Devices corresponding to the above construction are used particularly in apparatus such as circuit-breakers used for protecting industrial or domestic installation lines.
They may, if required, be used in more complex apparatus where remote controlled current making and breaking means are combined, such as contactors.
Protective apparatus of the circuit breaker type require breaking of the current as rapidly as possible when it undergoes an increase corresponding to that which full short-circuit currents would take. Such apparatus should provide not only very considerable limitation of the intensity of the short-circuit currents but also to make the time interval as short as possible during which these currents will flow in the circuit to be protected.
Since the rate of growth of fault currents is controlled by the voltage developed in the arc which appears between the contacts at the time of opening, this voltage must reach levels as high as possible, considering the supply voltage of the mains.
Prior art methods for increasing the voltage of the arc include adjusting its length, its temperature and its section. For increasing the arc length one communicates to the contacts as wide a spacing as possible in an extremely short time, which requires the use of a comparatively large energy.
It is also known to provide the cut-off chambers in which the switches are disposed, with a multiplicity of metal fins or good heat-conducting fins, so that an arc which is formed thereon is subjected to considerable cooling. An embodiment of this technique, which is still widely used, requires the manufacture, assembly and mounting of fins whose technical cost is relatively high, all the more so since the apparatus is of small size. Moreover, the volume required for positioning such fins requires that there is relative freedom in the choice of dimensions, a situation which occurs less and less frequently, particularly when dimensional standards govern the size of such apparatus.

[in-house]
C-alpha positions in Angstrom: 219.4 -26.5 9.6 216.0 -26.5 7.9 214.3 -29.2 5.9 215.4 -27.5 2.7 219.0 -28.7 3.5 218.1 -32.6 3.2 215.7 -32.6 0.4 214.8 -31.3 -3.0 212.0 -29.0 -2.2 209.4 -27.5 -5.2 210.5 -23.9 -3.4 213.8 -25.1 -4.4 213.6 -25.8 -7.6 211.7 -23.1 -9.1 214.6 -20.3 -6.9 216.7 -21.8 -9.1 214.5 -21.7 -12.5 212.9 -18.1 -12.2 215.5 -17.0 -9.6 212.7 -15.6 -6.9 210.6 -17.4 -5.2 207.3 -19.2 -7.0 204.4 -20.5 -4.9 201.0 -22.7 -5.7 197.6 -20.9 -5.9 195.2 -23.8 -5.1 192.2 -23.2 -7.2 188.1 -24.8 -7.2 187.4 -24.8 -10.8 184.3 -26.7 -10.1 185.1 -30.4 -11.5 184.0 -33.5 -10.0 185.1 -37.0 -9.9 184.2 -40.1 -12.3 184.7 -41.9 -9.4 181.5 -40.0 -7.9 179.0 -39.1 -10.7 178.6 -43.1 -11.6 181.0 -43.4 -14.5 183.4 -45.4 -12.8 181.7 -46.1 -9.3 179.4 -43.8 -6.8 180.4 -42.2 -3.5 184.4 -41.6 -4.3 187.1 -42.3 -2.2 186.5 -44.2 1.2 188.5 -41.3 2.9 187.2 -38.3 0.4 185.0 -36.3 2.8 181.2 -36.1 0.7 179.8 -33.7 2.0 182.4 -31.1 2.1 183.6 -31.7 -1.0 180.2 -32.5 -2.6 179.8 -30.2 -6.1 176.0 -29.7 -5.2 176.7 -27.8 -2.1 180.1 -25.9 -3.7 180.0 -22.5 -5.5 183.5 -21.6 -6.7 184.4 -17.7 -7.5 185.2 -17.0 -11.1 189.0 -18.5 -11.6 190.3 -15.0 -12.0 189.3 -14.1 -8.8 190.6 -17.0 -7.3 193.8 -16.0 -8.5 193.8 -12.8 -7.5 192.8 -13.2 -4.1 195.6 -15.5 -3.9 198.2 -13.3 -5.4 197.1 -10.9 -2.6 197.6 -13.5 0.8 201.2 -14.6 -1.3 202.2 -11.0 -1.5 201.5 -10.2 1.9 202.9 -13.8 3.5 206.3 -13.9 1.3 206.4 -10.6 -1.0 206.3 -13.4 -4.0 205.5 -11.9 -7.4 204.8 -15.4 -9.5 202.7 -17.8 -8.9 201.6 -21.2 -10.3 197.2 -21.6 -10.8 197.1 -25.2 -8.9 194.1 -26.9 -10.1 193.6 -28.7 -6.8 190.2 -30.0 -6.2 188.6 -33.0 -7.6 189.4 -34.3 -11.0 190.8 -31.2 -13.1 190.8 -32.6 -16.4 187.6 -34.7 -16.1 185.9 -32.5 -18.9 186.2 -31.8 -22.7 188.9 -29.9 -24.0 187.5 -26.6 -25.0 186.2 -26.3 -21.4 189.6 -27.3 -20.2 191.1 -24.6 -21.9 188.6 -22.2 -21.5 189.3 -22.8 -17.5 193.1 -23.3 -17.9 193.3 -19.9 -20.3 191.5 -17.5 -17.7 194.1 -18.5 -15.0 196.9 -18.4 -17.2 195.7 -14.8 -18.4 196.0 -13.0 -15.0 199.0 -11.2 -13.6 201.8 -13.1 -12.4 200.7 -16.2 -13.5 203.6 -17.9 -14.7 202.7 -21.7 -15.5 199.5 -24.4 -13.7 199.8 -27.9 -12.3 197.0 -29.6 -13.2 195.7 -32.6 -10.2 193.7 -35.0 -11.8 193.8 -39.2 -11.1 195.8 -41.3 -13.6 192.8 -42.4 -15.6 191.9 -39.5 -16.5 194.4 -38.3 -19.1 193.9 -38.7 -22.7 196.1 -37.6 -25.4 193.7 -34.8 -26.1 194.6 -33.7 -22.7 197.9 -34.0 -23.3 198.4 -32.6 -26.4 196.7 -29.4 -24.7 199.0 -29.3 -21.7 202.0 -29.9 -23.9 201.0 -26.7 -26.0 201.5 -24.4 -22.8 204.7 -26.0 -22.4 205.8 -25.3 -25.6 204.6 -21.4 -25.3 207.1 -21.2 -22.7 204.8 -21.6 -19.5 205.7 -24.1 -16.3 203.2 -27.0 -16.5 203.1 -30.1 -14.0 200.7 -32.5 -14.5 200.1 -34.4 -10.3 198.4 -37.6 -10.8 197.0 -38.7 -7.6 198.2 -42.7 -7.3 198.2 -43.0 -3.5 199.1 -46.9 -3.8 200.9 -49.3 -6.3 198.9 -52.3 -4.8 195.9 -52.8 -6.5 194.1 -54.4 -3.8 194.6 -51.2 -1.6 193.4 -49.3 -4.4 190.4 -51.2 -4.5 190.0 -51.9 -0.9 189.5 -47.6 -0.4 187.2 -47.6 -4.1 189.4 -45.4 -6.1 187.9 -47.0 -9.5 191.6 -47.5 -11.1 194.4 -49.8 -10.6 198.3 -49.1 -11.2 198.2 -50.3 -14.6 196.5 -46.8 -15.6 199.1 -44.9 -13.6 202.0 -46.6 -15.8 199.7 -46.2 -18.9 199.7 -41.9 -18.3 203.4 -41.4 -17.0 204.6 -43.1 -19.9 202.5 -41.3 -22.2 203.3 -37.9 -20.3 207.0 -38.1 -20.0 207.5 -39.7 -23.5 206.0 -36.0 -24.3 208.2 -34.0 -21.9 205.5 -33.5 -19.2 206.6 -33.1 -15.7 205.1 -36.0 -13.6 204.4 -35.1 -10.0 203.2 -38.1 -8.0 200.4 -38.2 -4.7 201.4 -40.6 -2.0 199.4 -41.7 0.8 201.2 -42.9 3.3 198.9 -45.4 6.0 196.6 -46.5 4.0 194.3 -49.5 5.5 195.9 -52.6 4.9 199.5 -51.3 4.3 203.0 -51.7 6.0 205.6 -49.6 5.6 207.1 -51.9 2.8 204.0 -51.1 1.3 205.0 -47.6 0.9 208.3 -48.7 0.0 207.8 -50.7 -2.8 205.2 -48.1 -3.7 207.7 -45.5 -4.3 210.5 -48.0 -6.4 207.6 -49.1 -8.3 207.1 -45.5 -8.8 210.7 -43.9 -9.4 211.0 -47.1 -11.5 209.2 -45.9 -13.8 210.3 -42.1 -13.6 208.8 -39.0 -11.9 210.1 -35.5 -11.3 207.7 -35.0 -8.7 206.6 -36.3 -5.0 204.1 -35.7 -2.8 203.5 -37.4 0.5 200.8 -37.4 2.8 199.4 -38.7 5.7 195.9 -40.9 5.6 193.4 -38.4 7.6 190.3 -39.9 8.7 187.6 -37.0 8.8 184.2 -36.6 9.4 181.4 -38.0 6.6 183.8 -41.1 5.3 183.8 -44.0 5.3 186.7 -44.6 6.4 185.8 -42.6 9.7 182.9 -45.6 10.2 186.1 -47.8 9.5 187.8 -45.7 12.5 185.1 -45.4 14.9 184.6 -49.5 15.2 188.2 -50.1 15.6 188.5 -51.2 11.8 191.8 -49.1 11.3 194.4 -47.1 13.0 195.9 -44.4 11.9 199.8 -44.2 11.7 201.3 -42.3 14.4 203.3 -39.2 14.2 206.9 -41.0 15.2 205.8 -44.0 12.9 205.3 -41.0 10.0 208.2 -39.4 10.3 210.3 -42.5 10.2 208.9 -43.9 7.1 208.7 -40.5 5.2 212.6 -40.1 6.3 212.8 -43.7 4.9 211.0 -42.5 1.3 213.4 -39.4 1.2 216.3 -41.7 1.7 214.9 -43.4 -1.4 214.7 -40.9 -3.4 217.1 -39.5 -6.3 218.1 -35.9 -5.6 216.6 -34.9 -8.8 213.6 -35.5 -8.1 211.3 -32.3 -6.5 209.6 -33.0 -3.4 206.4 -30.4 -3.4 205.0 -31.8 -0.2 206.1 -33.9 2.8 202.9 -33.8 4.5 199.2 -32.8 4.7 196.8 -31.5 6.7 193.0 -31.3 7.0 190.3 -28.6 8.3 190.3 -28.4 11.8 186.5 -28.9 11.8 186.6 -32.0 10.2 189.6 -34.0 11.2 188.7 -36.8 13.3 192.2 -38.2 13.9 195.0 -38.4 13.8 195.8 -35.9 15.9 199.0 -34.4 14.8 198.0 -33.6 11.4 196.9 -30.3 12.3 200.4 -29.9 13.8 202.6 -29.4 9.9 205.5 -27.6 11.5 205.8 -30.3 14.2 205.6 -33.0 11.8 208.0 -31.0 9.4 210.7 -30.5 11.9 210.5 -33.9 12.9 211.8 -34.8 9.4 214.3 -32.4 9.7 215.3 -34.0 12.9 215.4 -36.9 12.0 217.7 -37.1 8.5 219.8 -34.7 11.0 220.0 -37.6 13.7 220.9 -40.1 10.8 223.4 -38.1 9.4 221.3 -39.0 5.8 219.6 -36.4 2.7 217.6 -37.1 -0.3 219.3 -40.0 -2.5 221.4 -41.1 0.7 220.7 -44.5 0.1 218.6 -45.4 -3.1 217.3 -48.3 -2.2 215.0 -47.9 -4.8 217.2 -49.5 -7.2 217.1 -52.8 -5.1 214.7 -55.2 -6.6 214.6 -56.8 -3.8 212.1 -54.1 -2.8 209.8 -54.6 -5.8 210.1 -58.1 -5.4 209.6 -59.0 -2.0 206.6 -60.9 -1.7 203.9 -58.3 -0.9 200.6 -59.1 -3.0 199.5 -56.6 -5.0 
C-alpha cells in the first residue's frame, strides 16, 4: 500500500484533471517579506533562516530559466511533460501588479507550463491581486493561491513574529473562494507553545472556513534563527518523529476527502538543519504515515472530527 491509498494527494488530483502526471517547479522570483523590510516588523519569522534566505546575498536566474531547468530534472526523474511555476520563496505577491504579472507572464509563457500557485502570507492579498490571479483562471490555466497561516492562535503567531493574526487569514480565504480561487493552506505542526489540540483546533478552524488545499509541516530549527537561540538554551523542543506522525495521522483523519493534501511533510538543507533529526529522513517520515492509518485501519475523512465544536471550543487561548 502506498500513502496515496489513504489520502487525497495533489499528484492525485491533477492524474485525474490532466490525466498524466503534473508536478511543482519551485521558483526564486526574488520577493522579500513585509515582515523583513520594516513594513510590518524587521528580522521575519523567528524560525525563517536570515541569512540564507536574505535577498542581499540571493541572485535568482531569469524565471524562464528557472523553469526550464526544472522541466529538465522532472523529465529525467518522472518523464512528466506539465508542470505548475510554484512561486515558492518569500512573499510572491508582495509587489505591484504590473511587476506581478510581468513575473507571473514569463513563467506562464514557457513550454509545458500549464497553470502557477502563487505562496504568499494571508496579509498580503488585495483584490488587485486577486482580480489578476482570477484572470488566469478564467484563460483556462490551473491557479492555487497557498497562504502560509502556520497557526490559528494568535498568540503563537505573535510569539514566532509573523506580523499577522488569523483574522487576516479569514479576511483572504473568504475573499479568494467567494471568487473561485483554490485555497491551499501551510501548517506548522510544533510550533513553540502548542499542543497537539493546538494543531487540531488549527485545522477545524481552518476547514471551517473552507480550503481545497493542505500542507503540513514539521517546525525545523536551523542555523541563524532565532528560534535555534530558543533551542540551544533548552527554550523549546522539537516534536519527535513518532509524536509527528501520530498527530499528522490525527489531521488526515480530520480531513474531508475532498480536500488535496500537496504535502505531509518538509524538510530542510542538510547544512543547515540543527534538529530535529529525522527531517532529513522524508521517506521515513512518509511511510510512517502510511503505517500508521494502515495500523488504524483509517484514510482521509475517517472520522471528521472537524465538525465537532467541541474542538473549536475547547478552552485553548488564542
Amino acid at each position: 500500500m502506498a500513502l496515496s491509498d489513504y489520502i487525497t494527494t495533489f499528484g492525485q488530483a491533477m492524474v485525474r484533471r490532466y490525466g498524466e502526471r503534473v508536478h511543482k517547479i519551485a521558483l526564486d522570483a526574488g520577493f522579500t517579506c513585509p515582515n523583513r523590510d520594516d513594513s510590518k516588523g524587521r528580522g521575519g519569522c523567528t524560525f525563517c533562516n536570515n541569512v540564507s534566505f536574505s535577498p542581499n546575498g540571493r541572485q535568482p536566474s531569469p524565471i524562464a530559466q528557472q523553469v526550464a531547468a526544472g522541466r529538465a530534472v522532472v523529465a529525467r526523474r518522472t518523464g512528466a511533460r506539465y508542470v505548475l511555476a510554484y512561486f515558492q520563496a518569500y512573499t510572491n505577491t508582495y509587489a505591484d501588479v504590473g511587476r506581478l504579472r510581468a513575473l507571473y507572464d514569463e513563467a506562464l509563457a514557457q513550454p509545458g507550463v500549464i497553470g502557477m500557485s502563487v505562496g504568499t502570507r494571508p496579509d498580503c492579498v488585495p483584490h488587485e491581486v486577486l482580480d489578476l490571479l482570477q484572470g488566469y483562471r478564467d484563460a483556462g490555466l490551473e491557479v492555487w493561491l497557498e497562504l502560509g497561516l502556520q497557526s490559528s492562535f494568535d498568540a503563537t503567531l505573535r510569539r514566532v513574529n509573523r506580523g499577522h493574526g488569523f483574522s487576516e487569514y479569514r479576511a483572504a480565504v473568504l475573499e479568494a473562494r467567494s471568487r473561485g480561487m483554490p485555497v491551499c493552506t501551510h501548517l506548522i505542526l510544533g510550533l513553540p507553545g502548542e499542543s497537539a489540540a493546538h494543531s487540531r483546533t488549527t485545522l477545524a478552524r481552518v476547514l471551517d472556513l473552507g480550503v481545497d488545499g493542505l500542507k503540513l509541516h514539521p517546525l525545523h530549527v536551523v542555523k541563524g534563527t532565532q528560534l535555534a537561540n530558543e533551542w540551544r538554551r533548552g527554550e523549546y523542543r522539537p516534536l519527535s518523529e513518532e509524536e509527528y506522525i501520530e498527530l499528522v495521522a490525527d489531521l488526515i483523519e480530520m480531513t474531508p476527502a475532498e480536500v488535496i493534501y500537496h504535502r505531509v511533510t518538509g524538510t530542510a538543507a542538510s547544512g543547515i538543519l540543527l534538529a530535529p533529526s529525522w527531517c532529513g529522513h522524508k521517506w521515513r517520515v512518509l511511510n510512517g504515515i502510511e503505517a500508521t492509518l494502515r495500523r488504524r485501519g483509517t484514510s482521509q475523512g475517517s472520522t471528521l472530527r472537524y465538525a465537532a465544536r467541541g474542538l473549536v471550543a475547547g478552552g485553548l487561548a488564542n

For increasing the arc voltage, one has priorly used the interaction of a magnetic field with the current so as to promote the natural development of the arc or an insulating screen for extending its arc and/or greatly reducing the section of the arc by choking it against an insulating wall.
It is an object of the invention to provide a finless current limiting device whose size and technical cost are lower than those of finned switch devices having substantially equivalent limiting characteristics. It is a further object to provide a limiting device comprising,
a chamber connected to the outside and housing a fixed piece and a switching piece movable in a plane, these pieces being equipped with contact studs for making and breaking an electric circuit passing through two terminals when a control member acting on the mobile piece is moved;
a deflector which is connected electrically to the fixed piece and which extends into the chamber so that one of the feet of the arc appearing on opening of the electric circuit may move in the chamber,
the chamber having two opposite walls converging towards an elongate narrow slit which communicates with the outside and is placed substantially in the plane of movement of the movable piece so that a considerable portion of the length of the arc is driven in the slit during its development.
According to a feature of the invention this device is characterized in that: